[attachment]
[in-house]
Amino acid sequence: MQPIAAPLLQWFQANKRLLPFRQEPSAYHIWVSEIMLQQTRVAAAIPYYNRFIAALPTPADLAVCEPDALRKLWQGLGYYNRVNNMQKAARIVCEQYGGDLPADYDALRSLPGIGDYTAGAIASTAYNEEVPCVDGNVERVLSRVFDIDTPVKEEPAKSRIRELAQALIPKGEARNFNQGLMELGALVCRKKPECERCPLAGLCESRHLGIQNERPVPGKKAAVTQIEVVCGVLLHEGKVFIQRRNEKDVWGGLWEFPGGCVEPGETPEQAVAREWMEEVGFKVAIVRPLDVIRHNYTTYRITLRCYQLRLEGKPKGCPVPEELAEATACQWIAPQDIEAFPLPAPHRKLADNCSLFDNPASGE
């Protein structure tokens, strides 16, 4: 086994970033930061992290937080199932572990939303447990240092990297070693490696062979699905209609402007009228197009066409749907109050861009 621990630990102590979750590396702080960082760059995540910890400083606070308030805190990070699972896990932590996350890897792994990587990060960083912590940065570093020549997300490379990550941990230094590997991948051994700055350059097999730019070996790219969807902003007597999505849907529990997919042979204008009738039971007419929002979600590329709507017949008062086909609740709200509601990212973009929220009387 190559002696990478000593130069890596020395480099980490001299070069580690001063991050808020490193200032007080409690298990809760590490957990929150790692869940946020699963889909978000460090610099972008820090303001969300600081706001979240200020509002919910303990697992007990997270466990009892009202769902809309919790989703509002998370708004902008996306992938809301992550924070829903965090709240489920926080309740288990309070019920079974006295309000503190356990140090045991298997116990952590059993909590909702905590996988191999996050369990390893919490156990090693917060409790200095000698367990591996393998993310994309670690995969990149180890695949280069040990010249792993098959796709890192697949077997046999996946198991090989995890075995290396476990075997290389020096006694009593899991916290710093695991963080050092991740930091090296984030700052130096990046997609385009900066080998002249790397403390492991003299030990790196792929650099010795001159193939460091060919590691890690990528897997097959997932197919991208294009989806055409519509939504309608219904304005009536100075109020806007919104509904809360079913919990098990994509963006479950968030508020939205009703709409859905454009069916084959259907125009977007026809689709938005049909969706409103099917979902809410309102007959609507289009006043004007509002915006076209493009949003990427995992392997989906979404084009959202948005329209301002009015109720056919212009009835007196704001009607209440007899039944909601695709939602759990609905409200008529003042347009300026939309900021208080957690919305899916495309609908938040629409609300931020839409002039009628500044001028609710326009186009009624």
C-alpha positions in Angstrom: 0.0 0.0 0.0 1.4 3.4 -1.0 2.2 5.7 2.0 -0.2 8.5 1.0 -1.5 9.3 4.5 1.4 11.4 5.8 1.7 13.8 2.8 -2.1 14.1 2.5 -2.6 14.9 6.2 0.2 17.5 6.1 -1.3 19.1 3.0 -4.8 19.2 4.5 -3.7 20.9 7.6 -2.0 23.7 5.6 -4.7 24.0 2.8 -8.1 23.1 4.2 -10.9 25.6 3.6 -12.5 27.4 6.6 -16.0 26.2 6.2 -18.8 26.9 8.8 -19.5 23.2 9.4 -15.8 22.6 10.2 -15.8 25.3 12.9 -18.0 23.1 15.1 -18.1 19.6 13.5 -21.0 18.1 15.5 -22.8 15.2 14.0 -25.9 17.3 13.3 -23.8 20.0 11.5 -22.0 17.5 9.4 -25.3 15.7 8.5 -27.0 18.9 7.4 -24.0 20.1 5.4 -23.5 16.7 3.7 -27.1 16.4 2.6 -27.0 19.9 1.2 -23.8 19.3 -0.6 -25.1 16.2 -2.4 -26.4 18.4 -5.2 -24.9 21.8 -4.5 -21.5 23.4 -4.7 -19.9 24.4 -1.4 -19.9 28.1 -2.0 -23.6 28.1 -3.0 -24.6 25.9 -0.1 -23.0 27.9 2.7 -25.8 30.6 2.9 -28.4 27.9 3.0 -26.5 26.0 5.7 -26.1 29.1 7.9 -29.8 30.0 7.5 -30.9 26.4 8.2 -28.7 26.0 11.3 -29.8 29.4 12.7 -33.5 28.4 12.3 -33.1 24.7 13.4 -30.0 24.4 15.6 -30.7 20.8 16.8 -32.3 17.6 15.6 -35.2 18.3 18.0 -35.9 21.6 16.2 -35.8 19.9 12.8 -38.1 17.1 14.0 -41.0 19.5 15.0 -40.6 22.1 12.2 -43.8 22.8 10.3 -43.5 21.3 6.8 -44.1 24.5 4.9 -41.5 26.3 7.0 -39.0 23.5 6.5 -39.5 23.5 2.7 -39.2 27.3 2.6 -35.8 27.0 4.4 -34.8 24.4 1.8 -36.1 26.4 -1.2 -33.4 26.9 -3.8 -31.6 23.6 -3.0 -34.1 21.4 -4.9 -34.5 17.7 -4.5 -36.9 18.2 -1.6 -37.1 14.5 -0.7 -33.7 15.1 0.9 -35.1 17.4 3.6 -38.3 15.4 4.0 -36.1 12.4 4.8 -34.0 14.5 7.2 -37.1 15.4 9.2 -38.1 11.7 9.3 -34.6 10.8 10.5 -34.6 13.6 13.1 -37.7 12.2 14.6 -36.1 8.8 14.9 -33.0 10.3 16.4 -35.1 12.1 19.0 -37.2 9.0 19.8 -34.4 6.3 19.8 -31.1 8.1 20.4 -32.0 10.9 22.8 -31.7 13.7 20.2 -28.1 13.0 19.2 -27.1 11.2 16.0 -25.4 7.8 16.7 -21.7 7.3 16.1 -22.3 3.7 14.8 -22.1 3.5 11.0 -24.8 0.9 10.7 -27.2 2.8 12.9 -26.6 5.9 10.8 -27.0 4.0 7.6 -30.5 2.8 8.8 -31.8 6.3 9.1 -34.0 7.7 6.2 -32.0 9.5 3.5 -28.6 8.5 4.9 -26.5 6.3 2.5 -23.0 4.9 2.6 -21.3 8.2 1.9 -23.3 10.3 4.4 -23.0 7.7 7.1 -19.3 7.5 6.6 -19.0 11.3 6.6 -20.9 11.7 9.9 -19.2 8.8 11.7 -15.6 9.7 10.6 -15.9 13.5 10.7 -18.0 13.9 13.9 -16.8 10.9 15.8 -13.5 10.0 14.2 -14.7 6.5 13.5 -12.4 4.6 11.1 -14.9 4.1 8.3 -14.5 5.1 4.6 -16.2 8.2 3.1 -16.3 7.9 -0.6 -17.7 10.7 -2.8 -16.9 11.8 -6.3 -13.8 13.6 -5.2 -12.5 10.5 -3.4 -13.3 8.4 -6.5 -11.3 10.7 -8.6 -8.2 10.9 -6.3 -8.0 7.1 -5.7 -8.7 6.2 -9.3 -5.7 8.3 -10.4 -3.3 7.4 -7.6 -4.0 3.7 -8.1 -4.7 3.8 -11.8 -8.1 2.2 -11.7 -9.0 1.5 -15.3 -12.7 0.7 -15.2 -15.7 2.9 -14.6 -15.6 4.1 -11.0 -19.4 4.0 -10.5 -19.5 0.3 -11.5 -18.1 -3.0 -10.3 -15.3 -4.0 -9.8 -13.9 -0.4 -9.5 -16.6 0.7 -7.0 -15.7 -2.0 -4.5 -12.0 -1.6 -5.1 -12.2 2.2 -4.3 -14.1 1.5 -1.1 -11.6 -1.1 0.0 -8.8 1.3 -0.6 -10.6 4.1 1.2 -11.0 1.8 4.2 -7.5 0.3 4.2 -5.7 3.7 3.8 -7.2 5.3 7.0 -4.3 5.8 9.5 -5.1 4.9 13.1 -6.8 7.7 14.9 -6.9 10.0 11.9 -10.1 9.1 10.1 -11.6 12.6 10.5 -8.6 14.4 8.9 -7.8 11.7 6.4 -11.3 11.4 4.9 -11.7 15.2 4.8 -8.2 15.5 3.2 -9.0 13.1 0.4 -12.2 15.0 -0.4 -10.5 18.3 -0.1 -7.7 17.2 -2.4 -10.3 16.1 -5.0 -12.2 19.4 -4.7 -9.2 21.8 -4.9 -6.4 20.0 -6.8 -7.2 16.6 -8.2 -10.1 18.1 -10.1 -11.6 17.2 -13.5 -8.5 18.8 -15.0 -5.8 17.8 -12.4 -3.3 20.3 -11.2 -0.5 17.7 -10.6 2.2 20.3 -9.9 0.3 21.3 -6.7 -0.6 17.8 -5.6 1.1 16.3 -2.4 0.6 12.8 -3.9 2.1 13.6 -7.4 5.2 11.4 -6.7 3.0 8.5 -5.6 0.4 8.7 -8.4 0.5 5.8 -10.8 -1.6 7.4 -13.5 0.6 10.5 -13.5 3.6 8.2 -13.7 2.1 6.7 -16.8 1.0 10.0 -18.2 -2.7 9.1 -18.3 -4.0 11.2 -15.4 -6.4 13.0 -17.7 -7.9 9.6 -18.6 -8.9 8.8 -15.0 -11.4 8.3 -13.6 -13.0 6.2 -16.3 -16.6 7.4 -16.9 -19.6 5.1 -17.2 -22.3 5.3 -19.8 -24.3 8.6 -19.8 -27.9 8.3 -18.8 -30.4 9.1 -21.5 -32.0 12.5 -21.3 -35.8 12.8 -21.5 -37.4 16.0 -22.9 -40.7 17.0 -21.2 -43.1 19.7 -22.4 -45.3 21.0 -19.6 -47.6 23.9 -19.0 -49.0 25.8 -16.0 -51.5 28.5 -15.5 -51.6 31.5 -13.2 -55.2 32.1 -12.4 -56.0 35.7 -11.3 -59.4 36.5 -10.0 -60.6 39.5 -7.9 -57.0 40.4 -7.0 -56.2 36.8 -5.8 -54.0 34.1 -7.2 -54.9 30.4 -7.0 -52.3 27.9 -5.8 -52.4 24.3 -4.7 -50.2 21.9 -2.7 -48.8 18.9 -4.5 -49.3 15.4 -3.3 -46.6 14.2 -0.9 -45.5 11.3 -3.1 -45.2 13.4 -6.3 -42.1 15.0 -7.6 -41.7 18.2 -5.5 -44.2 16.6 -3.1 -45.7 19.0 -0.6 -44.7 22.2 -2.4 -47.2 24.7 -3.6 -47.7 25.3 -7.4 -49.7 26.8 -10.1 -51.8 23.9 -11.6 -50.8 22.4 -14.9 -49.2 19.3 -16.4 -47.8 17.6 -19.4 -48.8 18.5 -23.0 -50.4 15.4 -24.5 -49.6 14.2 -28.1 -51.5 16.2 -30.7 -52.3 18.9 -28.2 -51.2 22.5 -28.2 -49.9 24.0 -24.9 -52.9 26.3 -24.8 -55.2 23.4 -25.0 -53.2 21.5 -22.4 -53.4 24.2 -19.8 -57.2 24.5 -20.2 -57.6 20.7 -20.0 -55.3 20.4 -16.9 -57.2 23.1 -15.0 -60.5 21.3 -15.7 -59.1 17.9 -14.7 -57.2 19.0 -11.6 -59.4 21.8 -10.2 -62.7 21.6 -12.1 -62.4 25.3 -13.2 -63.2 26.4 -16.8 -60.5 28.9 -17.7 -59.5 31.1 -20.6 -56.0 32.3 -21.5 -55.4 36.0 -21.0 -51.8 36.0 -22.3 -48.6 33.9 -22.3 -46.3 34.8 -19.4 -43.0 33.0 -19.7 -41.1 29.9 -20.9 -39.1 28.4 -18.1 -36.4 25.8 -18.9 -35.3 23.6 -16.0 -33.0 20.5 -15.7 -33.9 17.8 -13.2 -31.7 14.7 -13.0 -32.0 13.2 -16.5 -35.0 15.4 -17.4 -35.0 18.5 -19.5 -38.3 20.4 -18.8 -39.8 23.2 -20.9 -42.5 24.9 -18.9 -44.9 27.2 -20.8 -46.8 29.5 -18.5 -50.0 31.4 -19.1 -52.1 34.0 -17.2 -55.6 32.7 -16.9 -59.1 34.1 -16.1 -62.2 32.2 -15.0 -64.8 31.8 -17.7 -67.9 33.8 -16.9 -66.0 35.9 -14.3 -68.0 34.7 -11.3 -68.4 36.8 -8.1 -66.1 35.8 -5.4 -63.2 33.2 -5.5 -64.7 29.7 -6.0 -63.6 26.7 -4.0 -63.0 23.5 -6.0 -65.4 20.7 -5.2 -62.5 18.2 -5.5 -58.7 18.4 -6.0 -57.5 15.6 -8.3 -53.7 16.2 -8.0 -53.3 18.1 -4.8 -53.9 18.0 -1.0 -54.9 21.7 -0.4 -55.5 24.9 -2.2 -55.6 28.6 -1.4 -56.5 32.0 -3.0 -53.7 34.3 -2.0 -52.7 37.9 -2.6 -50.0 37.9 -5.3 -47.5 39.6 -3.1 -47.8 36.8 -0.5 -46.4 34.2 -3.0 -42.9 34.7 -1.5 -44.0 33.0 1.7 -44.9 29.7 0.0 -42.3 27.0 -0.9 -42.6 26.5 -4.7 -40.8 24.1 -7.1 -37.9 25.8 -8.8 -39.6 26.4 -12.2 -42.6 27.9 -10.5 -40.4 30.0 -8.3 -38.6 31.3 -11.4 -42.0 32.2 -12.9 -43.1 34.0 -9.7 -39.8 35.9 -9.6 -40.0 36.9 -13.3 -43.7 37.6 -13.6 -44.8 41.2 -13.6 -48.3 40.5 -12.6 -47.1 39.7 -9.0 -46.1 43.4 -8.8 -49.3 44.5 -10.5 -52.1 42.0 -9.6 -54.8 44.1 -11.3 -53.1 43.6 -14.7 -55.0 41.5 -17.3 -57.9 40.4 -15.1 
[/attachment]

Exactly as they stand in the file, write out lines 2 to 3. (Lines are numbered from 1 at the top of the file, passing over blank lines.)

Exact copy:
Amino acid sequence: MQPIAAPLLQWFQANKRLLPFRQEPSAYHIWVSEIMLQQTRVAAAIPYYNRFIAALPTPADLAVCEPDALRKLWQGLGYYNRVNNMQKAARIVCEQYGGDLPADYDALRSLPGIGDYTAGAIASTAYNEEVPCVDGNVERVLSRVFDIDTPVKEEPAKSRIRELAQALIPKGEARNFNQGLMELGALVCRKKPECERCPLAGLCESRHLGIQNERPVPGKKAAVTQIEVVCGVLLHEGKVFIQRRNEKDVWGGLWEFPGGCVEPGETPEQAVAREWMEEVGFKVAIVRPLDVIRHNYTTYRITLRCYQLRLEGKPKGCPVPEELAEATACQWIAPQDIEAFPLPAPHRKLADNCSLFDNPASGE
């Protein structure tokens, strides 16, 4: 086994970033930061992290937080199932572990939303447990240092990297070693490696062979699905209609402007009228197009066409749907109050861009 621990630990102590979750590396702080960082760059995540910890400083606070308030805190990070699972896990932590996350890897792994990587990060960083912590940065570093020549997300490379990550941990230094590997991948051994700055350059097999730019070996790219969807902003007597999505849907529990997919042979204008009738039971007419929002979600590329709507017949008062086909609740709200509601990212973009929220009387 190559002696990478000593130069890596020395480099980490001299070069580690001063991050808020490193200032007080409690298990809760590490957990929150790692869940946020699963889909978000460090610099972008820090303001969300600081706001979240200020509002919910303990697992007990997270466990009892009202769902809309919790989703509002998370708004902008996306992938809301992550924070829903965090709240489920926080309740288990309070019920079974006295309000503190356990140090045991298997116990952590059993909590909702905590996988191999996050369990390893919490156990090693917060409790200095000698367990591996393998993310994309670690995969990149180890695949280069040990010249792993098959796709890192697949077997046999996946198991090989995890075995290396476990075997290389020096006694009593899991916290710093695991963080050092991740930091090296984030700052130096990046997609385009900066080998002249790397403390492991003299030990790196792929650099010795001159193939460091060919590691890690990528897997097959997932197919991208294009989806055409519509939504309608219904304005009536100075109020806007919104509904809360079913919990098990994509963006479950968030508020939205009703709409859905454009069916084959259907125009977007026809689709938005049909969706409103099917979902809410309102007959609507289009006043004007509002915006076209493009949003990427995992392997989906979404084009959202948005329209301002009015109720056919212009009835007196704001009607209440007899039944909601695709939602759990609905409200008529003042347009300026939309900021208080957690919305899916495309609908938040629409609300931020839409002039009628500044001028609710326009186009009624």